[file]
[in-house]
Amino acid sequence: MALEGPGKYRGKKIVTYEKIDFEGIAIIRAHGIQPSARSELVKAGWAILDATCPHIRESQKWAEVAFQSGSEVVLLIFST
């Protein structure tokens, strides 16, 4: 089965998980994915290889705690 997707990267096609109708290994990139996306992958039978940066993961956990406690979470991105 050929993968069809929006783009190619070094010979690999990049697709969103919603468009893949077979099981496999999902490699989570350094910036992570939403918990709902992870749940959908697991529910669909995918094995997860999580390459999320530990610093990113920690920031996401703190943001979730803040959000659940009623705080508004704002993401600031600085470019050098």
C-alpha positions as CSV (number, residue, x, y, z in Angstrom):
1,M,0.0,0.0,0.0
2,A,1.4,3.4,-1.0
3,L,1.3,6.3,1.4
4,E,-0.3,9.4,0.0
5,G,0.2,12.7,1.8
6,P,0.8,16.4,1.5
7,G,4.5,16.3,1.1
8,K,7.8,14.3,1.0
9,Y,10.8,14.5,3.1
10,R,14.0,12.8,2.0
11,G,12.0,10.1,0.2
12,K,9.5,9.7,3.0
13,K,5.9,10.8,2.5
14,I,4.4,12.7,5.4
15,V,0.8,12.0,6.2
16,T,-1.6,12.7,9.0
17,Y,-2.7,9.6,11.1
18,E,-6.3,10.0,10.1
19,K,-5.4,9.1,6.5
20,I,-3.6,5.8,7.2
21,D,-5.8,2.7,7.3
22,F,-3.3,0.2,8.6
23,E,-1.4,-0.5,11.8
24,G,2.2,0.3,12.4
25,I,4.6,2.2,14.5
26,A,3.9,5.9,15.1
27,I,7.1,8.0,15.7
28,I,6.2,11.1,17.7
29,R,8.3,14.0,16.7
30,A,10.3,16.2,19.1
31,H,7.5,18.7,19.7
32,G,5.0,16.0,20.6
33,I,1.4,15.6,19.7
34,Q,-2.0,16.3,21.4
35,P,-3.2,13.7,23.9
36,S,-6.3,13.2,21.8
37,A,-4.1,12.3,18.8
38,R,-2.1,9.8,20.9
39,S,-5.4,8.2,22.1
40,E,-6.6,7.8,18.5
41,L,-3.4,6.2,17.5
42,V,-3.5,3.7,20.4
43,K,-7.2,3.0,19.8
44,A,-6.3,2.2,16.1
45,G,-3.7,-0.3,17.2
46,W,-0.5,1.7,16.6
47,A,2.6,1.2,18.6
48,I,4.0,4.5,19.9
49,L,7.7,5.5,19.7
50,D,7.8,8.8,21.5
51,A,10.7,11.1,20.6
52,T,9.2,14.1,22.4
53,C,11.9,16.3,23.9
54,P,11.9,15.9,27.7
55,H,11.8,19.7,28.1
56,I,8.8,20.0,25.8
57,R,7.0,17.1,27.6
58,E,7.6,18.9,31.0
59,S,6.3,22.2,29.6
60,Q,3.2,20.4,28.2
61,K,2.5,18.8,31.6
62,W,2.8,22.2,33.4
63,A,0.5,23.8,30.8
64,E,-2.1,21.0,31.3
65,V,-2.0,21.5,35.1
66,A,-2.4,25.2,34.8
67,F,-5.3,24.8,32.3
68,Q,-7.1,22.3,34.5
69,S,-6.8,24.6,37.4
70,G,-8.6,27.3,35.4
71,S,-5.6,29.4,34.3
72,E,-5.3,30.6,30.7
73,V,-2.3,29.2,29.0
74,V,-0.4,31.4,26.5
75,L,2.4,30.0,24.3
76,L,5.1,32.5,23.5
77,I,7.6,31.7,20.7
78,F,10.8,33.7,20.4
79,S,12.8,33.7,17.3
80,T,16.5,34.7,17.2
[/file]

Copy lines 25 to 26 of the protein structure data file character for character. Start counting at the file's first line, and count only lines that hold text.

21,D,-5.8,2.7,7.3
22,F,-3.3,0.2,8.6